Sophie Etheridge Open Water Swimming Success

Swimming the length of Lake Windermere is a challenge that many long-distance open water swimmers want to take on, however, not that many of them attempt a 2 way swim because its a 21.5 mile swim, only 500m shorter than swimming the channel!

In 2011 Sophie was hit by a car whilst cycling and from there developed Complex Regional Pain Syndrome, Fibromyalgia and PTSD. She did no sports for 5 years but in 2016 she started getting back into sports. She started swimming again but found she was unable to kick her legs and that just being in the water was painful due to the hypersensitivity caused by her CRPS. Through Living Sport Sophie discovered Wheelchair Racing and fell in love with the sport but she needed to purchase her own racing wheelchair. To do this Sophie applied to many places for funding and grants, one of these places was the disability charity Arctic One. Thanks to generosity from friends, family and a few charities she was able to purchase her chair. When this happened Sophie knew that one day she wanted to do a big fundraising challenge to raise money for Arctic One. So, the idea of swimming the length of the longest lake in England 2 way was born.

Over the past few years Sophie had been building up the distances she was swimming and the amount of training she was doing and in 2019 she finally felt confident that she would be able to complete her challenge of 2 way Windermere. After finding a company that would provide safety cover for her swim and were happy to support a disabled athlete the swim was booked for September 2020. However, Covid19 put a halt to training and the swim meaning the swim was postponed to 1st September this year.

This gave Sophie the chance to train for longer and get her chronic illnesses more under control. It also allowed her to start campaigning for disabled open water swimmers and start work on raising awareness of open water swimmers with disabilities. She created the Facebook group Adaptive/Disabled Open Water Swimmers in January 2021 and since then has worked to raise awareness by writing various articles and by talking to event organisers to make evens more inclusive. Sophie hoped that by completing Windermere she would not only raise £1000 for Arctic One but also raise awareness of disabled swimmers.

Living close to the River Ouse Sophie was able to do her long training swims with friends in the river, the longest swim being done from Brampton all the way to St.Ives. Training had been going well and Sophie was in the best place possible to take on the biggest challenge of her life but 6 weeks before the swim Sophie ended up in hospital for a week. After scans they discovered that she had Gallstones and an infection of the Gallbladder but after a week of antibiotics, she was allowed home to recover and 4 days later was back in the water to continue her training.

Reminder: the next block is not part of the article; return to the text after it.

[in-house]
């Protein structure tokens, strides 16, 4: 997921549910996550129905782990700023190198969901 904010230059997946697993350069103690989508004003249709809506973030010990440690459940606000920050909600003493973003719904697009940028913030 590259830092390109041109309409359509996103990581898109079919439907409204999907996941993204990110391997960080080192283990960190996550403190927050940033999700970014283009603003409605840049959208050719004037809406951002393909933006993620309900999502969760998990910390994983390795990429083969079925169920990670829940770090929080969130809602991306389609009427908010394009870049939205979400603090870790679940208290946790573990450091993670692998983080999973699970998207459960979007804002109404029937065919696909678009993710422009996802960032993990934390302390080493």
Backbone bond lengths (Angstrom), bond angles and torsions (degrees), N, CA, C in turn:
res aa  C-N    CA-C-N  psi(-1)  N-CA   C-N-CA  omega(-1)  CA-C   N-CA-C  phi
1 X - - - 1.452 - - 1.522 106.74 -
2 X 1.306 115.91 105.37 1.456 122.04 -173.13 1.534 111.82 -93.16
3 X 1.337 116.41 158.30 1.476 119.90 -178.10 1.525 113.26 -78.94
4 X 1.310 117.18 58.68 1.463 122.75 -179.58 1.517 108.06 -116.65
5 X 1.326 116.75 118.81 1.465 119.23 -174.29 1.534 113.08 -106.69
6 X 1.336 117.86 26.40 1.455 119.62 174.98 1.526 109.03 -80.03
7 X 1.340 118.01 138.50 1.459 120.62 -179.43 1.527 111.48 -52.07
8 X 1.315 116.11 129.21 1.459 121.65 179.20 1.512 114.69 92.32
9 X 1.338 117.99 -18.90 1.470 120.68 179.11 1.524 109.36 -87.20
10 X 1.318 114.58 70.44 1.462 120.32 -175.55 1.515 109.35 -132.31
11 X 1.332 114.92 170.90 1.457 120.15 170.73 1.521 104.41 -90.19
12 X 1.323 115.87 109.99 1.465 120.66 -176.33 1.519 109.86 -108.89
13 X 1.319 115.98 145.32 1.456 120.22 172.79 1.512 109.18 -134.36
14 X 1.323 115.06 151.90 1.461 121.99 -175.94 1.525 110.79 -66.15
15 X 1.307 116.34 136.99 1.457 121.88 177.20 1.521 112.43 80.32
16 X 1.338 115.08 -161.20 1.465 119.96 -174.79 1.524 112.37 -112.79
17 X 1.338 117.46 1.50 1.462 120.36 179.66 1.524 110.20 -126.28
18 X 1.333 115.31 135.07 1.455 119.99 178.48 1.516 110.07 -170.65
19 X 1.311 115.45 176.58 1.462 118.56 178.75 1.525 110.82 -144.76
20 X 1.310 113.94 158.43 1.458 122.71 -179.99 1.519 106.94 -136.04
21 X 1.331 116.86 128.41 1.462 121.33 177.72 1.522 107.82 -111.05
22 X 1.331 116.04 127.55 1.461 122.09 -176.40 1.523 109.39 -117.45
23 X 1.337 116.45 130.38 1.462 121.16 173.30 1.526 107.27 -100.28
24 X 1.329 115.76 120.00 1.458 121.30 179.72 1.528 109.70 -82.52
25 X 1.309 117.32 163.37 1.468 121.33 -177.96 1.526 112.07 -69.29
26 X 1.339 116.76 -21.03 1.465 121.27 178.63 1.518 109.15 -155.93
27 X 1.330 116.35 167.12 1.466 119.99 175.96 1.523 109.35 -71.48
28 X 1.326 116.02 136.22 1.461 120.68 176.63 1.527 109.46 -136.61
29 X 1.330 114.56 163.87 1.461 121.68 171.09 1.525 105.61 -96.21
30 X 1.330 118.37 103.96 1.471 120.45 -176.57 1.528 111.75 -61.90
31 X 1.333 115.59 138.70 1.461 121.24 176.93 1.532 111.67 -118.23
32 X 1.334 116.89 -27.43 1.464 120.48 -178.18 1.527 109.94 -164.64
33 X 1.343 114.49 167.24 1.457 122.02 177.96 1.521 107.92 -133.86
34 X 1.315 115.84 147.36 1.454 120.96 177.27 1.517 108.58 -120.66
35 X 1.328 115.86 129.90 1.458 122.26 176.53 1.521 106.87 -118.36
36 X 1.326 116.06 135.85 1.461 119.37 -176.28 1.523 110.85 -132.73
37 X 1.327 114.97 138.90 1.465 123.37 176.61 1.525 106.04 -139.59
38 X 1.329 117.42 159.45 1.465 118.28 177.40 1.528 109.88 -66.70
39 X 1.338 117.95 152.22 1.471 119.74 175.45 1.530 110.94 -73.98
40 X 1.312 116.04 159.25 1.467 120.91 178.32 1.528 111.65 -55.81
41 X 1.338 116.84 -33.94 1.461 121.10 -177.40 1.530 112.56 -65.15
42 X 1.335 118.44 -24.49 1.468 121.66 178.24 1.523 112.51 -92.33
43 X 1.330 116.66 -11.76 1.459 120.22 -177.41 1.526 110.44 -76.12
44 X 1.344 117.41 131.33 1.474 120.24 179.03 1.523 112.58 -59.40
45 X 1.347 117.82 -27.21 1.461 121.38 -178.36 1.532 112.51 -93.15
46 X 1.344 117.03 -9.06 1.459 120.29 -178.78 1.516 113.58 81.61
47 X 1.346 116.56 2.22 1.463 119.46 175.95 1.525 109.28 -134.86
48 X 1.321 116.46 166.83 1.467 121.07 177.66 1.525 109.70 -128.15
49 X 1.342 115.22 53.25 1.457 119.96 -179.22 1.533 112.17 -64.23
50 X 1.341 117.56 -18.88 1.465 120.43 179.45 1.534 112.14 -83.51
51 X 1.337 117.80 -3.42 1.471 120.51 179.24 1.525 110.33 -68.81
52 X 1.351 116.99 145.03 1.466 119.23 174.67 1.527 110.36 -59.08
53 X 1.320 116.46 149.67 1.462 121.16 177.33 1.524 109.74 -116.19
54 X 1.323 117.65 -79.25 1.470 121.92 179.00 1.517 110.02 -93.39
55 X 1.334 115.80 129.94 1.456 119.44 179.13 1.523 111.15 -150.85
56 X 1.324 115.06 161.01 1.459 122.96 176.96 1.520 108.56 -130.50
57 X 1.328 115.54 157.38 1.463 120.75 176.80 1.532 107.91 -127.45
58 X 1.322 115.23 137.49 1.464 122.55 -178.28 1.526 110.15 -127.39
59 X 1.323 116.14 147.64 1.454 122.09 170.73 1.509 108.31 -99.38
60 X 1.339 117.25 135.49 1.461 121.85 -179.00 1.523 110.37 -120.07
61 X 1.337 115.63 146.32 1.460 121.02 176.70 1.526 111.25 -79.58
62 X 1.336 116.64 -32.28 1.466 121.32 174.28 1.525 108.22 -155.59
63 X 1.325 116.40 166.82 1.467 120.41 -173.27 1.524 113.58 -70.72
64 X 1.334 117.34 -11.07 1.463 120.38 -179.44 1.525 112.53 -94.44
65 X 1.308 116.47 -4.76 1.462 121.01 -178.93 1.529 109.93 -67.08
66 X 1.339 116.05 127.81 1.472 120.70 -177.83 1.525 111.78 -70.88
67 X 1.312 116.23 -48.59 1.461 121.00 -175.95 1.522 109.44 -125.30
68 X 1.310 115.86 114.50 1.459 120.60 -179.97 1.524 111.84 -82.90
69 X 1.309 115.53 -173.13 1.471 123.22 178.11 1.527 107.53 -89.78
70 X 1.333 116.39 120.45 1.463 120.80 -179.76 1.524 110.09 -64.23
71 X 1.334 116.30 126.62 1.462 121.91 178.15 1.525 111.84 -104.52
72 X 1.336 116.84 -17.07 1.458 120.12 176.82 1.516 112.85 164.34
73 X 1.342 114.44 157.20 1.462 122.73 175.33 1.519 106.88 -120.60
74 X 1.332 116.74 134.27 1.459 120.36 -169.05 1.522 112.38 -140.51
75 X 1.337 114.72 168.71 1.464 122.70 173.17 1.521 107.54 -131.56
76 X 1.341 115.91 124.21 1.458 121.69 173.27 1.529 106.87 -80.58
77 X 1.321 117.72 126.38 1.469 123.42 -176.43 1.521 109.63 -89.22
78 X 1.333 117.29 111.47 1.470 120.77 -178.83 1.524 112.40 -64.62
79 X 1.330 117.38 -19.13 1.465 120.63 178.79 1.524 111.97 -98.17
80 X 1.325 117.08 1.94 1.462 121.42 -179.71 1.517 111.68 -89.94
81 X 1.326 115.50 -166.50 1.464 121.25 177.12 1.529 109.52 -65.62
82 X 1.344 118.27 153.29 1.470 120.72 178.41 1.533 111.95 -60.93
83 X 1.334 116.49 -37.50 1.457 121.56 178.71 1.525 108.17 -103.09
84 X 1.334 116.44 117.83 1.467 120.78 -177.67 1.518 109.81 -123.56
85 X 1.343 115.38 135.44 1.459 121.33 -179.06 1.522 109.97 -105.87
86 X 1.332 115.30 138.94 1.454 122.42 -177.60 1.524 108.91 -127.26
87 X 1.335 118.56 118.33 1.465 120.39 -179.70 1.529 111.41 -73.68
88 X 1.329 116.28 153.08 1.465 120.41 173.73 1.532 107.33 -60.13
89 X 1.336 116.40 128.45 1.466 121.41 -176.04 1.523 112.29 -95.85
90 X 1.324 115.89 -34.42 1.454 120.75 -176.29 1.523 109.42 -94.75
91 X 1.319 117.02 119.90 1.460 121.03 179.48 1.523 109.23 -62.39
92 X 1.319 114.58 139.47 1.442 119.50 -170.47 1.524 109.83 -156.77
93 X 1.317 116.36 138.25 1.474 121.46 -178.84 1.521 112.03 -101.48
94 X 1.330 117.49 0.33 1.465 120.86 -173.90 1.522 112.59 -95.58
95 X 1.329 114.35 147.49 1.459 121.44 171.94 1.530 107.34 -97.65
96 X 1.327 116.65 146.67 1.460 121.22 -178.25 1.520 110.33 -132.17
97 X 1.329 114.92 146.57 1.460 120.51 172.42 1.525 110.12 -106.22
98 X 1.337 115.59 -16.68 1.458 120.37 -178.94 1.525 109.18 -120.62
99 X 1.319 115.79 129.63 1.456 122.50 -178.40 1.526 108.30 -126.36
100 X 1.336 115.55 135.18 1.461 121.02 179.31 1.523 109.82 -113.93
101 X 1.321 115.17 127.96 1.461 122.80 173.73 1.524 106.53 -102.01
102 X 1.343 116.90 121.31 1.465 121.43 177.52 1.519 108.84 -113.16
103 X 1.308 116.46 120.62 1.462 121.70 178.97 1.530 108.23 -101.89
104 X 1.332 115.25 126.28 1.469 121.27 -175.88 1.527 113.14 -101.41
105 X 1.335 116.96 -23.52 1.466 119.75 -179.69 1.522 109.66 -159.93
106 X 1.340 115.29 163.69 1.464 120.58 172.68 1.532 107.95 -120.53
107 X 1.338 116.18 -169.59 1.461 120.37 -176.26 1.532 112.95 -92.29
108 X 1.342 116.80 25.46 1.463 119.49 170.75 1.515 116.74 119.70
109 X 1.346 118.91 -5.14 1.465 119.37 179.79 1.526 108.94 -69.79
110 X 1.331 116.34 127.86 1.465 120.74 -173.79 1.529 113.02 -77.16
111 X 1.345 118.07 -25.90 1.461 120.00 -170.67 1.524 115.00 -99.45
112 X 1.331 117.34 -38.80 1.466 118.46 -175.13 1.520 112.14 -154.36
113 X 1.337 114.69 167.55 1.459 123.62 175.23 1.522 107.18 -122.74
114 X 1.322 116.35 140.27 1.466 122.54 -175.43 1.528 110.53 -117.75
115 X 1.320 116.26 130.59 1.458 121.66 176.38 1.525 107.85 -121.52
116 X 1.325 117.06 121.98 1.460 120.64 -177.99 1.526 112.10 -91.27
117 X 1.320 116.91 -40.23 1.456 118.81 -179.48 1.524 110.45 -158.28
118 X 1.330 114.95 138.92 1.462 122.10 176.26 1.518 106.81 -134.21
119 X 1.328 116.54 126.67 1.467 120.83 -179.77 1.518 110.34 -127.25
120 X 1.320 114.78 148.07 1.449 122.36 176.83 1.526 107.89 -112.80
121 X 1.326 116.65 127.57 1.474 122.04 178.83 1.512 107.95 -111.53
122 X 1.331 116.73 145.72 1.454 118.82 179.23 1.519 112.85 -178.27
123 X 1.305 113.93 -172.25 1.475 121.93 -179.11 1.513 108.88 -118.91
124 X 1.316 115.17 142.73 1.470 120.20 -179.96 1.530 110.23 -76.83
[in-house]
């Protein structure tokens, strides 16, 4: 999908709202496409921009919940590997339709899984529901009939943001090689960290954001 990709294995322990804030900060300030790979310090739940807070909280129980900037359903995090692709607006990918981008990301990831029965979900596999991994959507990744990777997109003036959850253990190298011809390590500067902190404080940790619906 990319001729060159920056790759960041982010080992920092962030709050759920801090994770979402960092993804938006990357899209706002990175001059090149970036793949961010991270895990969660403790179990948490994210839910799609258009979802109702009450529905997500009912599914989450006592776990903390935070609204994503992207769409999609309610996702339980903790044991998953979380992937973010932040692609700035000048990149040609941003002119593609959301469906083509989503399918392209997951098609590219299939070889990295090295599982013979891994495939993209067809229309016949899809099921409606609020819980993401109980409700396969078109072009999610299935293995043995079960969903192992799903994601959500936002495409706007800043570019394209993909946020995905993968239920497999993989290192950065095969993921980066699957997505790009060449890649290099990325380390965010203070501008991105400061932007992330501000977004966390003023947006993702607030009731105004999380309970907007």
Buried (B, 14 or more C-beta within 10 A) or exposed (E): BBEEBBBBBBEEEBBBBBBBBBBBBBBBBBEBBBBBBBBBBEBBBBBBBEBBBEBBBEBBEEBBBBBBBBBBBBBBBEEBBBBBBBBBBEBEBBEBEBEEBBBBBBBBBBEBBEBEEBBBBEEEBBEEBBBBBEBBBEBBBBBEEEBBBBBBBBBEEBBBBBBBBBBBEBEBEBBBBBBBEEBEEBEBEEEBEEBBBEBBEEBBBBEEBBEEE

Swimming was painful due to still having pain in her Gallbladder but she kept swimming despite this. Sophie and her friend Val planned her final long swim in the river for 1 month before Windermere so that she could prepare mentally and taper before heading to Windermere for the big swim.

Halfway through the final swim Sophies pain increased and she had to get out, an hour later she was in the back of an ambulance on her way back to hospital. The next day, which was 4 weeks to the day of her 2 way Windermere attempt she was in surgery. The first question she asked when she came round from surgery “when can I get back in the pool and the river?”. The answer “2 weeks before the pool, 3 weeks until the river”, that left Sophie 1 week before her Windermere Swim to get back in the water. Everyone thought she would postpone the swim, but incredibly she decided to go ahead with it. She said “I will just go and see what happens and do my best” and that is exactly what she did.

Sophie started her swim just before 7am on Wednesday 1st September and 16 hours and 41 minutes later she finished. You can read more about her exciting swim on her blog here.

After the swim Sophie said “I am pleased, proud and a little surprised that I managed to complete my swim, it’s a huge achievement and I am thrilled with the amount of money I have raised for such an amazing charity. I also hope that I have shown what disabled swimmers can achieve with the right training, help and support behind them. I hope I am able to inspire others, especially those with disabilities into Open Water”

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